AGs Sue IRS Over SALT

Attorneys general from three Northeastern states impacted by the $10,000 cap on federal deductions for state and local taxes (SALT) have filed suit against the Internal Revenue Service (IRS).

The lawsuit, filed today in the U.S. District Court for the Southern District of New York, “challenges an IRS final rule that undermines state and local programs designed to promote charitable giving through the use of SALT credits.”

Plaintiffs include New York Attorney General Letitia James, New Jersey Attorney General Gurbir Grewal and Connecticut Attorney General William Tong. Named as defendants in the suit are IRS Commissioner Charles Rettig, Treasury Secretary Steven Mnuchin, the IRS and the Department of Treasury.

The Tax Cuts and Jobs Act (TCJA), enacted in late 2017 and effective in 2018, capped the federal deduction for state and local taxes at $10,000.

“More than 100 such programs exist in 33 states, incentivizing individuals to donate to causes ranging from natural resource preservation and aid for higher education to domestic violence shelters,” according to the lawsuit. “These diverse programs encourage charitable giving and citizen engagement, ensure the financial viability of philanthropic organizations, relieve the burdens on state and local governments, and promote a vibrant civil society.”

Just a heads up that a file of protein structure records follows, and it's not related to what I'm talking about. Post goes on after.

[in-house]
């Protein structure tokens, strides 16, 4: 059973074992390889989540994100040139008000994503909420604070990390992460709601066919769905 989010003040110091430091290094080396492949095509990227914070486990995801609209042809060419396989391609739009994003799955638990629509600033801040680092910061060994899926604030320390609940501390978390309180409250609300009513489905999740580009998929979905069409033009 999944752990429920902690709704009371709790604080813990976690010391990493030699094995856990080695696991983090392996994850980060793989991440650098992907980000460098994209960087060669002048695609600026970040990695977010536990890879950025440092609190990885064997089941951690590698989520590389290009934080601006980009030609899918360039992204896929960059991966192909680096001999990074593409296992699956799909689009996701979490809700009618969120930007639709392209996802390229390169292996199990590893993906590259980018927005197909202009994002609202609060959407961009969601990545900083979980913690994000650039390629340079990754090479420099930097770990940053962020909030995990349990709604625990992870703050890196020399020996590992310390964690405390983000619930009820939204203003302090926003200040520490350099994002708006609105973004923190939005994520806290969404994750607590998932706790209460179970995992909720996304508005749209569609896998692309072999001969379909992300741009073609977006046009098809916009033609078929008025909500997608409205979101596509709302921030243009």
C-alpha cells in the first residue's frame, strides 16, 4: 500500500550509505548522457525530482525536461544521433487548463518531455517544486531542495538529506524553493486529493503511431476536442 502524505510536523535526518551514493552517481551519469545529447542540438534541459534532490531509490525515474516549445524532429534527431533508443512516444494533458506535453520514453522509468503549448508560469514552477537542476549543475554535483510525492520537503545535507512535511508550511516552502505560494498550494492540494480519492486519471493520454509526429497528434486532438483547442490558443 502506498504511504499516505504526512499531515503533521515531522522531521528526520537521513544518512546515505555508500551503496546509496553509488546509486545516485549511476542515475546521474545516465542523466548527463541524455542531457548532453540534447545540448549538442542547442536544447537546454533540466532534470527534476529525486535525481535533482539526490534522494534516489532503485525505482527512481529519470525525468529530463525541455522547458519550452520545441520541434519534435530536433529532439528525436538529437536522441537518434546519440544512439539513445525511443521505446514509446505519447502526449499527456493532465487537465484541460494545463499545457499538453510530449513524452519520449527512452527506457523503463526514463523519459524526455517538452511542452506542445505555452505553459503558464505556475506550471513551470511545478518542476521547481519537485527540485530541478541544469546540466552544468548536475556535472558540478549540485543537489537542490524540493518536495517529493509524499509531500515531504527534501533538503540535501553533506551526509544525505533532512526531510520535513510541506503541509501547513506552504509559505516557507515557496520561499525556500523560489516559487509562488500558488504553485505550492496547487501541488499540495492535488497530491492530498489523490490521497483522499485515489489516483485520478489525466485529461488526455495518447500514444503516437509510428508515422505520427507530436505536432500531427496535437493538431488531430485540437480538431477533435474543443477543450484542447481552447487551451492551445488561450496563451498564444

Plaintiffs described the IRS rule as “arbitrary,” a violation of the federal Administrative Procedures Act, and a “radical break” from historic precedent.